PostPosted: Thu Feb 06, 20 10:09 am    Post subject: Reply with quote    

the spun from fluffy sausages takes the skilled fingers part out of spinning, tis just a matter of changing rollers and cones, tying string and adjusting tensions.
i did not know that hand spinners always treat the select and order the fibres, the feed as one process.


from a quick rough calculation of spinning frame vs hand spinner/s a basic frame that one person can mind is about 200 to 500 times more productive than one person and a wheel.
hand made and machine made are different products and very different societies

i am from an area that felt the full effects of that, a couple of days back i was telling a taxi driver we were on a battlefield while sitting at traffic lights . the dragoons had 2 cannon and grapeshot, the luddites had no artillery and our spot was right in the middle of the carnage. iirc that was 1811 but from the 1780's to the 1840's things got quite radical at times.
a complex mix of politics, economics, societal change often bordering on ethnic cleansing and or enslavement(by wages and dependency) and at times looking more like genocide.
the bad stuff was partially countered by the enlightenment, worker education and solidarity, shooting the odd scumbag or whatever was useful at times at others less so those and a few other things eventually led to getting some men the vote and some of the worst georgian excesses being curbed.

im not sure but iirc some of our later luddites/chartists might have ended upside down others were less fortunate and got dead or fled/migrated/got job in't mill/starved etc

les saboteurs and the luddites had similar issues in that one machine could starve a community of hundreds.

cassandra



Joined: 27 Mar 2013
Posts: 1691
Location: Tasmania Australia
PostPosted: Thu Feb 06, 20 11:48 am    Post subject: Reply with quote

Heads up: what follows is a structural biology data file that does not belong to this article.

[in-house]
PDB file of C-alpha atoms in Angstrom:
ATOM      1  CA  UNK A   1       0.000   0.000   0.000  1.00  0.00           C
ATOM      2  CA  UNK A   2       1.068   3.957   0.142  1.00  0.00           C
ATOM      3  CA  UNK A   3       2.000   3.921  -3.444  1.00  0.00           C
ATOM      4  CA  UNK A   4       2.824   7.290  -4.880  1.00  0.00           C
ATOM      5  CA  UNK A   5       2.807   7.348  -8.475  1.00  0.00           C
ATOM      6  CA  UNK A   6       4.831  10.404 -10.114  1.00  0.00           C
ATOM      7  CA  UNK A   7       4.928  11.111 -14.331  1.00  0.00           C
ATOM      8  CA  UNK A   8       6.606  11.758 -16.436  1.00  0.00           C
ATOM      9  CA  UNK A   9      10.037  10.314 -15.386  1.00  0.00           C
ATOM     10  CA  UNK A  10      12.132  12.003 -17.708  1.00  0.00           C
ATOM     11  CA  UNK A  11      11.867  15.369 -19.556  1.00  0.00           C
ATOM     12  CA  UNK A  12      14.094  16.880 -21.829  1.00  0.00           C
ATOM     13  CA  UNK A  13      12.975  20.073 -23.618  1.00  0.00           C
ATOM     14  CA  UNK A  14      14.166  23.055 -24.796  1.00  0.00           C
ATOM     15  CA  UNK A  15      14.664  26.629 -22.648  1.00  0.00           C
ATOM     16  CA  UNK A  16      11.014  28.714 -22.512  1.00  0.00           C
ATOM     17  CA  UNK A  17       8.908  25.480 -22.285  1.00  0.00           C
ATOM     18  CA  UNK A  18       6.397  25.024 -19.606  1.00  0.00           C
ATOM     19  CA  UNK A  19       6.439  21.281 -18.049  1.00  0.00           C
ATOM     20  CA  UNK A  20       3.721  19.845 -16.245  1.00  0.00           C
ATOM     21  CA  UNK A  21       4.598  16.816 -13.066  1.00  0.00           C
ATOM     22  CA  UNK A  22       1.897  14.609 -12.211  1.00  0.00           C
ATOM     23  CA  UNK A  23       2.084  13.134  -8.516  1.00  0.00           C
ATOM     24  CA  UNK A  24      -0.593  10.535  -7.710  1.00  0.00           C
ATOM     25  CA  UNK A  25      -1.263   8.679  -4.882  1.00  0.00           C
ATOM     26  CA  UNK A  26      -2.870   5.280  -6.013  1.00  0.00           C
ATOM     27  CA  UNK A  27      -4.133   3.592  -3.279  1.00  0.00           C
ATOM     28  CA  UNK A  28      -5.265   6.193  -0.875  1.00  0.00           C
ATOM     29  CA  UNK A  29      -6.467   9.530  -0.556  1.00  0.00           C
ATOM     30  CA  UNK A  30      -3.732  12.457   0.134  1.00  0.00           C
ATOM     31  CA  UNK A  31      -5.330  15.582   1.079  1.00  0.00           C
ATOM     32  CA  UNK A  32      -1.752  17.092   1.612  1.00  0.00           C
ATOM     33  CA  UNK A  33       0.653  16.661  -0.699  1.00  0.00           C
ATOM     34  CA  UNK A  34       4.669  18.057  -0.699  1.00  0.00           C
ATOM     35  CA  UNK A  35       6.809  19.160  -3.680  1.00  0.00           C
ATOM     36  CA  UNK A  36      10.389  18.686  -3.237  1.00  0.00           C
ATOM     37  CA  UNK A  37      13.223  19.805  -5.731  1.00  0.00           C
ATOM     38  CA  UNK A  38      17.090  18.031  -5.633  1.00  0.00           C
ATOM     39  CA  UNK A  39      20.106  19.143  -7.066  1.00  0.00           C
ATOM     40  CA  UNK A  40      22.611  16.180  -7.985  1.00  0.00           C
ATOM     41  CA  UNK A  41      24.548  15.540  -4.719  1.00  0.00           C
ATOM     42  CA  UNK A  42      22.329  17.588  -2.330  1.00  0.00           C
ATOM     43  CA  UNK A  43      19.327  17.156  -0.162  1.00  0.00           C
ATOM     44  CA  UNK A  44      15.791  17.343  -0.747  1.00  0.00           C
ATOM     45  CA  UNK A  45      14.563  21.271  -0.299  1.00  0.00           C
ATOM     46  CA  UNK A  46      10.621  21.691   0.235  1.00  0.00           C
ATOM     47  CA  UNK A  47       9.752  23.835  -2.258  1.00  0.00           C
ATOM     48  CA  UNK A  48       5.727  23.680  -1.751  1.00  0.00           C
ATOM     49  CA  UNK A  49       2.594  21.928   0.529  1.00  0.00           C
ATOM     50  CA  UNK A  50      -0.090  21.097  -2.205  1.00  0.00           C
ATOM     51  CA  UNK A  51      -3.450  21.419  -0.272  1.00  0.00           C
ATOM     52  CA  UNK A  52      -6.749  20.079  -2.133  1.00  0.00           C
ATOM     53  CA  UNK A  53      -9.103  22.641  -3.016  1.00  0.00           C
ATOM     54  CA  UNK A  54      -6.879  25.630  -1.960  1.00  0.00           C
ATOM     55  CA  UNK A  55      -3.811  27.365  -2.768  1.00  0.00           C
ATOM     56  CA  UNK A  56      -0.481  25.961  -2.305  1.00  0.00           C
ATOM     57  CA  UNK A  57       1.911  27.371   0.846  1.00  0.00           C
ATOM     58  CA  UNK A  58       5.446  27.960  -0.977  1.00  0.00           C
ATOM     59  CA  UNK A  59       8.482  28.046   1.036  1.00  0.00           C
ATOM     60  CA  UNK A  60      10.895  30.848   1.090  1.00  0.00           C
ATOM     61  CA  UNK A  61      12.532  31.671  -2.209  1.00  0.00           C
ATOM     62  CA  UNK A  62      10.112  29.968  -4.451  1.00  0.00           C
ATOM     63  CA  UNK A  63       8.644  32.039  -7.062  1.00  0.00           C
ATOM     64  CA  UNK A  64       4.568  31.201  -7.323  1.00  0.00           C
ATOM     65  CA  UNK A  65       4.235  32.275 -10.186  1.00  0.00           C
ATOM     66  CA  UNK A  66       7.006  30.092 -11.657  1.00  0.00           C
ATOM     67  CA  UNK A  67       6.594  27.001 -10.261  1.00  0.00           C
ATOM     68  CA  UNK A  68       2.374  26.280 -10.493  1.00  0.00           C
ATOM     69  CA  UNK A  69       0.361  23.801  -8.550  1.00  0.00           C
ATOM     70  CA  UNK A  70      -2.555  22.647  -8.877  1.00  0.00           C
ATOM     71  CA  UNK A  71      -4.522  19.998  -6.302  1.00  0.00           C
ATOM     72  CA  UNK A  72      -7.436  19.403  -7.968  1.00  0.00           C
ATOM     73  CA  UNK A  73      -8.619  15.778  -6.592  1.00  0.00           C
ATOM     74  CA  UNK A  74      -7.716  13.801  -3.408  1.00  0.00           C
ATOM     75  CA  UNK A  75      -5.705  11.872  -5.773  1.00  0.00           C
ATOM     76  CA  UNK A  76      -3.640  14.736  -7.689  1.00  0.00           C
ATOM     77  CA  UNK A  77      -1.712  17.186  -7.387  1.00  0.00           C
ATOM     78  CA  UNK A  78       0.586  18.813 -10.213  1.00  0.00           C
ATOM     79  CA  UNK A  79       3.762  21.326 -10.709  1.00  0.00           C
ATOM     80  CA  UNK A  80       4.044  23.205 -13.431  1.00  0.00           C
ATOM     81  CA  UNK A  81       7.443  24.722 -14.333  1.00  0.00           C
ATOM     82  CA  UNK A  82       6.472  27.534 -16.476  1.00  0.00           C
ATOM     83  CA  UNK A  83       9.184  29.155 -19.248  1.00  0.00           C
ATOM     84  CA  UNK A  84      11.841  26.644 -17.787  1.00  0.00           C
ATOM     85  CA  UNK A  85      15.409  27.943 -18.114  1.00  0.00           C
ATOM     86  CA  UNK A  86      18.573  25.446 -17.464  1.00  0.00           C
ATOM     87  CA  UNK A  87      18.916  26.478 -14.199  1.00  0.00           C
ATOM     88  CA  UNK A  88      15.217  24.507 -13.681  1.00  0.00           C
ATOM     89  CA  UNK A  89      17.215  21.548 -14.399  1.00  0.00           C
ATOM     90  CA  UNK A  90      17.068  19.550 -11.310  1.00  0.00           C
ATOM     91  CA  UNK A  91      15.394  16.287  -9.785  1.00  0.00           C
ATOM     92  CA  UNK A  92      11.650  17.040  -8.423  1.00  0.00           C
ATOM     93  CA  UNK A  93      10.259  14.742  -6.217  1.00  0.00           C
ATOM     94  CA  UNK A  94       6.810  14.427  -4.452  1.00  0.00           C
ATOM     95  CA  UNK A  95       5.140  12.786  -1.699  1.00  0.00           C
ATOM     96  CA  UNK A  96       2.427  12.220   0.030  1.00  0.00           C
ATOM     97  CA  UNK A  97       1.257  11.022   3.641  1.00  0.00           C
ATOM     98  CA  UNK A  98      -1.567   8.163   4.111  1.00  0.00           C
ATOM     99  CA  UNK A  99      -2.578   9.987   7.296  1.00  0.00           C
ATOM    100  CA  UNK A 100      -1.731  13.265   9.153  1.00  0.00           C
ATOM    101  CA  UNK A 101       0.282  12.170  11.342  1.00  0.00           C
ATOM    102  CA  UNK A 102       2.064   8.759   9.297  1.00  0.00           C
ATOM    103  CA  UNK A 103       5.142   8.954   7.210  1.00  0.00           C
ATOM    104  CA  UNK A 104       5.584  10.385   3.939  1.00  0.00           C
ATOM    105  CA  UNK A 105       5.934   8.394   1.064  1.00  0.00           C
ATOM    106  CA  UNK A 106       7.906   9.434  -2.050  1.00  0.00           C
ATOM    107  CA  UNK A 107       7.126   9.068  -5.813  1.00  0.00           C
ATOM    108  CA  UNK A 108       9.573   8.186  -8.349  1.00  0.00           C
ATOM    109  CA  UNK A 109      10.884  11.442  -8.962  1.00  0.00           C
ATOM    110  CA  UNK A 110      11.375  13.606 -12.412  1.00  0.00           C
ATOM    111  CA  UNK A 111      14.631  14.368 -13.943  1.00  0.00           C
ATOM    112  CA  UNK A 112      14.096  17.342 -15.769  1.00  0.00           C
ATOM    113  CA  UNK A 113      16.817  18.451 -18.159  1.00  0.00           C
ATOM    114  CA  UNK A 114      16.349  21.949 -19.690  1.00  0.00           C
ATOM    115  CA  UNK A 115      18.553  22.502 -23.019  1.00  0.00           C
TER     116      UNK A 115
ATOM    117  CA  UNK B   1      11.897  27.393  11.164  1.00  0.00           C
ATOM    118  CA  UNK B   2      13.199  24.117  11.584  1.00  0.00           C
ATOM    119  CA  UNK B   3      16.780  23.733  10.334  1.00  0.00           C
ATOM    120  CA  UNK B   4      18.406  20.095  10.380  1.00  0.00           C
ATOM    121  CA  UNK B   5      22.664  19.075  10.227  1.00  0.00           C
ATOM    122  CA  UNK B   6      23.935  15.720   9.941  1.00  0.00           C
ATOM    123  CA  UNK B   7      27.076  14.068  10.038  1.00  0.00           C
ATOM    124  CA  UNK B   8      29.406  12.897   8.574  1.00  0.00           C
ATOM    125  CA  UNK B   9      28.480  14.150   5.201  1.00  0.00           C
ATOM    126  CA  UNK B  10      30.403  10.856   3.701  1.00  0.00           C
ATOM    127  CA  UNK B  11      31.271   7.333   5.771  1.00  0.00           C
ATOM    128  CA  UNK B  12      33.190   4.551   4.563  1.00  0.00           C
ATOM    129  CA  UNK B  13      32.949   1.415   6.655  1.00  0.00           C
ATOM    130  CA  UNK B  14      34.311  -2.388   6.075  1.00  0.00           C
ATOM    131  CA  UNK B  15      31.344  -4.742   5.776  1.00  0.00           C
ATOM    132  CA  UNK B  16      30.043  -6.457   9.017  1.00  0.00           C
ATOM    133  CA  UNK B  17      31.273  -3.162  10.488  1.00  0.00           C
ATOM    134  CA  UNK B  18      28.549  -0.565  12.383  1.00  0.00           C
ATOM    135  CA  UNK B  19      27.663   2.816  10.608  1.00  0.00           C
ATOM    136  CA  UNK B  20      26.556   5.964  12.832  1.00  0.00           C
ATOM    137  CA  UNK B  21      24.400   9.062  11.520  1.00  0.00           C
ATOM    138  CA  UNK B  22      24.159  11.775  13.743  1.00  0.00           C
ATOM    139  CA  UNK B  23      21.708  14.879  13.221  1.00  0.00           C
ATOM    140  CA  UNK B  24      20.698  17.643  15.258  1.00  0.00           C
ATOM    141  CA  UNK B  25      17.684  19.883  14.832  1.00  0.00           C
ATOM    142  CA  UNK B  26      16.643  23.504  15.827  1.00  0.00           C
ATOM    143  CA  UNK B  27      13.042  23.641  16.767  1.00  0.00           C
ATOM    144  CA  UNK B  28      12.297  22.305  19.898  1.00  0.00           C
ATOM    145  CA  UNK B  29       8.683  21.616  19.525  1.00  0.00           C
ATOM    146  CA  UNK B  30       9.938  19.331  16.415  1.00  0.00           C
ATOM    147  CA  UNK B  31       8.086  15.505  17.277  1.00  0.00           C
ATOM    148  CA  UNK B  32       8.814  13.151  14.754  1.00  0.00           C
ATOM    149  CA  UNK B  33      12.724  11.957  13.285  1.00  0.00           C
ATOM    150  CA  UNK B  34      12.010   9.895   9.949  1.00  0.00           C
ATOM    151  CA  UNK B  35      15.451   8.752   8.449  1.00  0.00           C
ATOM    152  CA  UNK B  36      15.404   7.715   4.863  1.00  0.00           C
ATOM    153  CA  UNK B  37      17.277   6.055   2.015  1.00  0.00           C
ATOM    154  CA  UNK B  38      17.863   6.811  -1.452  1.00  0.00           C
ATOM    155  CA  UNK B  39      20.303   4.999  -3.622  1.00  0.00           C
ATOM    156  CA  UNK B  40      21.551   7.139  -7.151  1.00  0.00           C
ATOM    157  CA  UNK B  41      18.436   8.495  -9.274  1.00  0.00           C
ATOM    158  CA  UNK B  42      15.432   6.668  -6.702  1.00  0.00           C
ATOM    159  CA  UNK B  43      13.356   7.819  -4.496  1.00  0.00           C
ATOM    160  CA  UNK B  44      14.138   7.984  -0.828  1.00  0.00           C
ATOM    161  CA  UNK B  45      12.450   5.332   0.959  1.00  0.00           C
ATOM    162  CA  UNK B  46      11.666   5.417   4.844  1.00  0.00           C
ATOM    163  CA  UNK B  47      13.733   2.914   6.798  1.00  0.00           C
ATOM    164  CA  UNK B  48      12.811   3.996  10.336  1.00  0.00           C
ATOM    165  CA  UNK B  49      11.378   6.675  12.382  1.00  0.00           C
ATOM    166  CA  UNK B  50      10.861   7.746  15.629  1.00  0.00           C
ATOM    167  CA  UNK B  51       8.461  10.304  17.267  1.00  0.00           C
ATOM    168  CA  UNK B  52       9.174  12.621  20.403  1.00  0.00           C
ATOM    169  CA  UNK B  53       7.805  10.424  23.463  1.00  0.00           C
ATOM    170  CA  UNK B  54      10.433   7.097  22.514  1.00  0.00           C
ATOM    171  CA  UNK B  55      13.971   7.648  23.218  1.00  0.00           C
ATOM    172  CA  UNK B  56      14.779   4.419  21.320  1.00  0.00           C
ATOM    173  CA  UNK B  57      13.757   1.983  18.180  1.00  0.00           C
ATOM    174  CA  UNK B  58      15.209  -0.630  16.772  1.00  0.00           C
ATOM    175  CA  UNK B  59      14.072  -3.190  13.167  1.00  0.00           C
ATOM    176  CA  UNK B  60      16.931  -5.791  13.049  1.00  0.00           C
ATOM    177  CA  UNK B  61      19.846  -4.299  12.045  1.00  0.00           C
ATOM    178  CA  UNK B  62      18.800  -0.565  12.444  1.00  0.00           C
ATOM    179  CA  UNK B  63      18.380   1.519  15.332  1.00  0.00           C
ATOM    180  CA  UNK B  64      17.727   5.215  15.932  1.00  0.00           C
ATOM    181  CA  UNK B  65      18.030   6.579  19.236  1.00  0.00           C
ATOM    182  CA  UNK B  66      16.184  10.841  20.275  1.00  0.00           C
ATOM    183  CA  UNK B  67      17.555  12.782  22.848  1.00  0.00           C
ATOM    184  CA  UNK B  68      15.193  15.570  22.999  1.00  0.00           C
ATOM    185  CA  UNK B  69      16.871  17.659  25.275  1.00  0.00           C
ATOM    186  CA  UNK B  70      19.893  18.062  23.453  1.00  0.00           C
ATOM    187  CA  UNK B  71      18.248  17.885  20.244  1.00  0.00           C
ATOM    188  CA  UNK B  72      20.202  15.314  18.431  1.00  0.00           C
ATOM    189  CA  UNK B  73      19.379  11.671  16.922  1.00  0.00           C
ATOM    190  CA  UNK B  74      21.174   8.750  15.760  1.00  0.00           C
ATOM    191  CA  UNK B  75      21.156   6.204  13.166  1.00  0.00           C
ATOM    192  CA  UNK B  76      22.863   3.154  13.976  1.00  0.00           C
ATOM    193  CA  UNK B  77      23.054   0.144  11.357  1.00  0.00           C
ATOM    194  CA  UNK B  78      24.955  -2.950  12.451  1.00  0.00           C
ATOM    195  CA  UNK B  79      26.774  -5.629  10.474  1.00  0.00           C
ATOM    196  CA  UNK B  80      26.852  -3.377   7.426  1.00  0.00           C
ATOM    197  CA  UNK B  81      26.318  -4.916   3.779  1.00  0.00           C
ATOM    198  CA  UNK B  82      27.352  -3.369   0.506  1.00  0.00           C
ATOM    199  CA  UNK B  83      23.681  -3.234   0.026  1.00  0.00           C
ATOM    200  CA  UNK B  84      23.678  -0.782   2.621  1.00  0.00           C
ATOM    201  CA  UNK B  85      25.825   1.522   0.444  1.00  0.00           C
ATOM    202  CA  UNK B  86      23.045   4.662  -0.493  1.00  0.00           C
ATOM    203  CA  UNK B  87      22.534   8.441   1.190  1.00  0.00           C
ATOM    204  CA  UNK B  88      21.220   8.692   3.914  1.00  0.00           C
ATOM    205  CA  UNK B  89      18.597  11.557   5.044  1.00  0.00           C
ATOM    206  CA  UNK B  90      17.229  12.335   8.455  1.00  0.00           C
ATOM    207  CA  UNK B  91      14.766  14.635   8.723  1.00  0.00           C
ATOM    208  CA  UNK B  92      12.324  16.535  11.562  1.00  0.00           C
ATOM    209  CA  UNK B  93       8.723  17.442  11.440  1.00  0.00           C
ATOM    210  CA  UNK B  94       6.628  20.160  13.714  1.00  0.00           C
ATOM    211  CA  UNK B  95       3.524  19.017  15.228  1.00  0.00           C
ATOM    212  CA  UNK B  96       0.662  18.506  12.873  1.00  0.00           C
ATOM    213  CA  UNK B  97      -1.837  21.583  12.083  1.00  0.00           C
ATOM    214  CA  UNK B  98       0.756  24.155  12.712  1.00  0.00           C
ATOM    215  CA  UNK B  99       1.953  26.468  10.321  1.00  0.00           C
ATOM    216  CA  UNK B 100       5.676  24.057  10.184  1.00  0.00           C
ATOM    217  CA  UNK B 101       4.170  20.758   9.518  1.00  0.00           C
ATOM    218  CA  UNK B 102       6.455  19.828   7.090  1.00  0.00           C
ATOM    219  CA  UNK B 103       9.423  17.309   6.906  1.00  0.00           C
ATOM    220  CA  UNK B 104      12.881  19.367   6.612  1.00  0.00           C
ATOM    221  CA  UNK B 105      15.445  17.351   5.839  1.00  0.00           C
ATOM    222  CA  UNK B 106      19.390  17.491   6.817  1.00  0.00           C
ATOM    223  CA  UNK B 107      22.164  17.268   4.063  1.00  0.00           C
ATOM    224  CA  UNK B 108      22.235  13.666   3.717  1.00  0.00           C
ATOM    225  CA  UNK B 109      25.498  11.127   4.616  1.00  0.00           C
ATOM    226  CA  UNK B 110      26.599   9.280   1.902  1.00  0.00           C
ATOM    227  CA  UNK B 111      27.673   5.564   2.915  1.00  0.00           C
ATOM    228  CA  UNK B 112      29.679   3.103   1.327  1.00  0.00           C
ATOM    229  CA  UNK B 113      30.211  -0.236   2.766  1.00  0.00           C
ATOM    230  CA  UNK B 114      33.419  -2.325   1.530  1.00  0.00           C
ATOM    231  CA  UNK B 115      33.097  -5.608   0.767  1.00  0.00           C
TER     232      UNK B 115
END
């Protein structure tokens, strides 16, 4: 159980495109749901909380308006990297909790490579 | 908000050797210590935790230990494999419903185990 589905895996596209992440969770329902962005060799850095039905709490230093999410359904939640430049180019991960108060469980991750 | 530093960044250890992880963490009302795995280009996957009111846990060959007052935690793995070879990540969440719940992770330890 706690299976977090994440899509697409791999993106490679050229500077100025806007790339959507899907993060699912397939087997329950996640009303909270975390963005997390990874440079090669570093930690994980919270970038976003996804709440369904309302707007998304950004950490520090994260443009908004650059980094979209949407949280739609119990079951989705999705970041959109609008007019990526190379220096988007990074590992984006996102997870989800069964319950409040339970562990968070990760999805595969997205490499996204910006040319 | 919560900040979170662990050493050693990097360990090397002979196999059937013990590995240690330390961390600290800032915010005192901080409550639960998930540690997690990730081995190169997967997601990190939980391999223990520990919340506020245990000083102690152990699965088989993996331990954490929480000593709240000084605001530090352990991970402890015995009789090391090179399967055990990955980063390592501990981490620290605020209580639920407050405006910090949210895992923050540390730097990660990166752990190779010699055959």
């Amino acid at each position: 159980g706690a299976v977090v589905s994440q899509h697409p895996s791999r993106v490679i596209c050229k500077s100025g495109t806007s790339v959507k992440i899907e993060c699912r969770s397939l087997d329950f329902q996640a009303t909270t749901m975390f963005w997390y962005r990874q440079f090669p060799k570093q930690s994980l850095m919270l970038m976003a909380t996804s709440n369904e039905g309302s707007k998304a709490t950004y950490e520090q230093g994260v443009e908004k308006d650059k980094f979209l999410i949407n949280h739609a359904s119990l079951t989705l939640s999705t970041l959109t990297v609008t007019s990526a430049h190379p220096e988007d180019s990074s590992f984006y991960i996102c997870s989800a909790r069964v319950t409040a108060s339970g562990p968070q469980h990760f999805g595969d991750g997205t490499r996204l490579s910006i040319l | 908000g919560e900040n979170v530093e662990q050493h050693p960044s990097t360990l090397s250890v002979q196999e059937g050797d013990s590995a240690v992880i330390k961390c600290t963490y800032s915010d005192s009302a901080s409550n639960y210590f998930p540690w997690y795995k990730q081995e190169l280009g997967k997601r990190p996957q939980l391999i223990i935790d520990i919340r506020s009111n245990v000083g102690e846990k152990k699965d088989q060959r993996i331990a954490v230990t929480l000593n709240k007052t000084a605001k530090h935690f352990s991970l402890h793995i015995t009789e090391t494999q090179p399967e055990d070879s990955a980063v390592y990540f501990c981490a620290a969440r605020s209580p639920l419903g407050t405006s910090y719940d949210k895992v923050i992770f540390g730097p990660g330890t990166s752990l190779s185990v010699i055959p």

One of my ancestors got a free trip to Australia for being found with bits of cotton mill in his possession I think he'd be proud of me

dpack



Joined: 02 Jul 2005
Posts: 36542
Location: yes
PostPosted: Thu Feb 06, 20 1:45 pm    Post subject: Reply with quote    


gregotyn



Joined: 24 Jun 2010
Posts: 2123
Location: Llanfyllin area
PostPosted: Thu Feb 06, 20 2:20 pm    Post subject: Reply with quote    

Did your ancestor get a business going, or did he come back to the UK a changed person, Cassandra? There may be millions in the bank to which you are entitled!!

Not too long here to-day, the kindling is flying off the shelves as usual and I am trying to keep up. Maybe it is time to stop the proper job and live on my pension and start proper gardening again. My old veg. patch is now covered in trees so fuel will be coming my way if I decide to clear it, but right now I have a lot of timber felled which needs tidying up, but mainly soft wood with a couple of ash thrown in.

Back to the chopping block!

cassandra



Joined: 27 Mar 2013
Posts: 1691
Location: Tasmania Australia
PostPosted: Fri Feb 07, 20 7:06 am    Post subject: Reply with quote    

No he married a nice girl from Newcastle who had been transported for robbing her employer of 10 guineas, and they set up a farm and butchers shop.

I thought I was doing a First Aid training course today so sat up till midnight doing the online component and thus slept in. Made it on time, but it turns out that was one of the dates I had blocked out, and the actual course is not till the 19th. So having nothing better to do I popped out to look at the wheels and ended up bringing them home as the owner knows where I live and I promised to pay on Tuesday.